Needed: a ‘Third’ Separation of Power
Tyranny is never finally extinguished, it just keeps coming back in other guises — more menacing and formidable each time.
At least, that would seem to be the lesson of the last millennium or so.
Once upon a time — the Middle Ages, to be specific — people were under the thumb of the King.
The Magna Carta, issued in 1215, circumscribed royal power and transferred sovereignty to the King’s subjects (or at least some of them — a select group of barons, initially).
Call it “Separation of King and State.”
Almost six centuries later, the Bill of Rights — and specifically, the First Amendment — established the separation of Church and State, curtailing religion’s influence over government (at least in the U.S.).
Now, in the wake of the Crash of ’08, caused by many of the same abuses that preceded The Great Depression, another, third “separation” is urgently needed: an Amendment to the U.S. Constitution enshrining the separation of (Big) Business and State.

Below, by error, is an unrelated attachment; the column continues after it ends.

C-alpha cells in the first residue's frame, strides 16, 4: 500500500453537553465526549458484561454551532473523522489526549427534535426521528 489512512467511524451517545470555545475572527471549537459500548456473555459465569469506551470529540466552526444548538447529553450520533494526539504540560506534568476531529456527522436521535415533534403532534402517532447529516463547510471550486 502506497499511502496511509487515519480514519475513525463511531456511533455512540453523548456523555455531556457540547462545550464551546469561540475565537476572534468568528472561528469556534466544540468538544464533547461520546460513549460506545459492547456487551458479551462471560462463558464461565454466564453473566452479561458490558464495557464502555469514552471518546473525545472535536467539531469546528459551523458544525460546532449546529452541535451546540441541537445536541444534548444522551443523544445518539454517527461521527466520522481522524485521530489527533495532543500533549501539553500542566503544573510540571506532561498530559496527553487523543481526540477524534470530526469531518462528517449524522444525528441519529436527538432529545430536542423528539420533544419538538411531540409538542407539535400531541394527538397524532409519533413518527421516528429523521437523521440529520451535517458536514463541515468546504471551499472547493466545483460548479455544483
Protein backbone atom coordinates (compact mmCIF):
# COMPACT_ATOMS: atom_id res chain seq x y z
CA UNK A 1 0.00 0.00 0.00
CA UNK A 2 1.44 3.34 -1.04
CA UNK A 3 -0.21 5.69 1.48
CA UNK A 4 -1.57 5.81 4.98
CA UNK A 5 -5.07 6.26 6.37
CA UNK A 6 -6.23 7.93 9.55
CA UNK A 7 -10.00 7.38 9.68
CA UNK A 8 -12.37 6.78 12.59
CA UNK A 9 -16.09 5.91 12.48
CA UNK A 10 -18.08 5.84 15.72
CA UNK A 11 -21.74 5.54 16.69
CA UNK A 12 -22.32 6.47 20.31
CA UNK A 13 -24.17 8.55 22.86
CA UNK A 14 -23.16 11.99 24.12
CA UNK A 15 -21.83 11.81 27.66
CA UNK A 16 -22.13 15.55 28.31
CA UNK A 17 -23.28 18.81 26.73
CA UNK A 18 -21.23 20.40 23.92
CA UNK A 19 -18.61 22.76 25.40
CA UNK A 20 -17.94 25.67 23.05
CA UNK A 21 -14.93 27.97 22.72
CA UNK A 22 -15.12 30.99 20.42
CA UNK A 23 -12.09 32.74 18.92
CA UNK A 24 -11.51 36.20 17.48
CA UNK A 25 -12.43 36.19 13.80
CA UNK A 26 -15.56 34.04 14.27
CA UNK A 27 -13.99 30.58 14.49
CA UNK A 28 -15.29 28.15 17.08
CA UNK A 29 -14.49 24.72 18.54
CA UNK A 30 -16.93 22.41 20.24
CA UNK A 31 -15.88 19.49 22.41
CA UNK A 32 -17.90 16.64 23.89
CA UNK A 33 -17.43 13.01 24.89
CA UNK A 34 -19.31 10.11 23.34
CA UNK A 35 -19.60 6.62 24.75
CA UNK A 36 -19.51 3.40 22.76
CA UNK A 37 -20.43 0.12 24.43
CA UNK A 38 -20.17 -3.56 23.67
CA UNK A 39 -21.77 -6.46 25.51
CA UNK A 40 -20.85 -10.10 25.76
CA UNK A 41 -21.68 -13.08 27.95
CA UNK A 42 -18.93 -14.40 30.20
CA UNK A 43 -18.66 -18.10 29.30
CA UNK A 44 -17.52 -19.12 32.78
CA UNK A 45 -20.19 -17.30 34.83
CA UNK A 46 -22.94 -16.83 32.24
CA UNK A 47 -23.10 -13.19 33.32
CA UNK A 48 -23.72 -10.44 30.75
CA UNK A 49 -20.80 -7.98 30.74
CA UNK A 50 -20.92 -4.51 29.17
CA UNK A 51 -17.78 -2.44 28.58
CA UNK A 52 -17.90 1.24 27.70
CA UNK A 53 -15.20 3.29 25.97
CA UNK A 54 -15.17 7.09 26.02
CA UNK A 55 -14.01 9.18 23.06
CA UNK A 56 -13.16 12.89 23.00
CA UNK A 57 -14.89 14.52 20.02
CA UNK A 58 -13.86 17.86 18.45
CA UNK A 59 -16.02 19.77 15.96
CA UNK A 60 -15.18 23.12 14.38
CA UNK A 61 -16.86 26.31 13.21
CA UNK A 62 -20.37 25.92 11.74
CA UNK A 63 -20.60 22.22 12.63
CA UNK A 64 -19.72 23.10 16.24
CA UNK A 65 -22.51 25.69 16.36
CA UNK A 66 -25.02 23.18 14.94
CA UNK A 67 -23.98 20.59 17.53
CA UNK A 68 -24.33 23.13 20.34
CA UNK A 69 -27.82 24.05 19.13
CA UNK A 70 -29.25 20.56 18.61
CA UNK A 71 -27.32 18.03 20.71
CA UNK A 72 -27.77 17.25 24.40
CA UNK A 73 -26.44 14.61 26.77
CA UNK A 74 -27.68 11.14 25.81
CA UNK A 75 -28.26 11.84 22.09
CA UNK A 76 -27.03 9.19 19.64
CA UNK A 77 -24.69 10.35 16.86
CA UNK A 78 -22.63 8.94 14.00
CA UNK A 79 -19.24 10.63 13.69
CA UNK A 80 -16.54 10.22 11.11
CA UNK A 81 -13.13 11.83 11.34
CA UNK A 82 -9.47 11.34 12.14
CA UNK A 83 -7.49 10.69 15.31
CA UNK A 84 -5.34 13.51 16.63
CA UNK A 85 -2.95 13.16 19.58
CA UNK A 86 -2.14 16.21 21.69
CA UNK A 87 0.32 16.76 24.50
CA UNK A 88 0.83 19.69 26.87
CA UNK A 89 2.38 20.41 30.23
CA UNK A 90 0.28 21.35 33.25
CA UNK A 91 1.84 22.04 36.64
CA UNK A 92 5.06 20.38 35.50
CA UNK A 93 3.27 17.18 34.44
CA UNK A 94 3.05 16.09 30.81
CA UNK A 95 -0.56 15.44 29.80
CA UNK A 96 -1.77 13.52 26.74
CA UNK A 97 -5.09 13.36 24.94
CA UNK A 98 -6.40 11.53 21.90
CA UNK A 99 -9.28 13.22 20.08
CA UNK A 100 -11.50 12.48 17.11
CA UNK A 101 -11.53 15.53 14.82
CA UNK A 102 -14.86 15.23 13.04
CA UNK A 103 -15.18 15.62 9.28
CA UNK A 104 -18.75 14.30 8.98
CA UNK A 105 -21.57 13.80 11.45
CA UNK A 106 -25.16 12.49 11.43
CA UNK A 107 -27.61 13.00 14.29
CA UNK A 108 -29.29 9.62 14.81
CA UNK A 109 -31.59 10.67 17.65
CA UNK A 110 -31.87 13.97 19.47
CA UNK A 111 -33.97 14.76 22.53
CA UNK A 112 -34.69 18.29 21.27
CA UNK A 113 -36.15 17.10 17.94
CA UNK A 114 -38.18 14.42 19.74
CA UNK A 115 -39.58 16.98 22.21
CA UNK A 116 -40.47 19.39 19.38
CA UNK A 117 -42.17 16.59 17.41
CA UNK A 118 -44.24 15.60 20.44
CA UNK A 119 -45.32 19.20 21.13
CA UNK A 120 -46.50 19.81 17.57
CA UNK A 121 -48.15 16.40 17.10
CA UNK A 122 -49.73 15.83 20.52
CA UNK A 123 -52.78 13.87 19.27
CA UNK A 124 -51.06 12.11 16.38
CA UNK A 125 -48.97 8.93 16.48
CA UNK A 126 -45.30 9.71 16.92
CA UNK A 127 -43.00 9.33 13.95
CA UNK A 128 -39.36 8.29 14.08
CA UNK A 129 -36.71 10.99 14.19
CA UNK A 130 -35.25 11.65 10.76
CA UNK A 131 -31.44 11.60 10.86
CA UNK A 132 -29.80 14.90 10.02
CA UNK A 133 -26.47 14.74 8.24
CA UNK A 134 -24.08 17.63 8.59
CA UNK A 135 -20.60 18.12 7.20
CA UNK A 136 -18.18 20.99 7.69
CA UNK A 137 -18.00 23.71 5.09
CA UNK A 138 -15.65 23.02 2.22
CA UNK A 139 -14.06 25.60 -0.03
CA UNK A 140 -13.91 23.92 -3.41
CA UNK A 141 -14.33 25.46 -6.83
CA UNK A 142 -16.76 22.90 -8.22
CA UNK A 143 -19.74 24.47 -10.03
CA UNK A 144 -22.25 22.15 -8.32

Three Strikes & You’re Out
Passing what would be the 28th Amendment is really nothing more than a (belated) recognition that concentrated business power, given enough time, will inevitably slip whatever chains (regulations) government seeks to impose on it.
That’s what happened in the wake of the great anti-trust movement at the turn of the 20th century.
It’s what happened in the Roaring ’20’s, which set the stage for The Great Depression and the decade of misery it ushered in (more, if you count World War II).
And concentrated, ascendant financial power is what lies at the heart of the Crash of ’08: a noxious (if familiar) stew of corporate greed, co-opted government, and fleeced and impoverished citizens.
A Worthy Legacy
Einstein famously said that doing the same thing over and over again, and expecting different results, is the definition of insanity.
Attempting to tame Wall Street, using the same strategies and mindset applied by previous generations of reformers and regulators, is no different.
The economic stewards of The Great Depression, led by FDR, put in place a financial system that served this country well for more than half a century.
This generation’s economic stewards should try to leave behind a system that lasts even longer.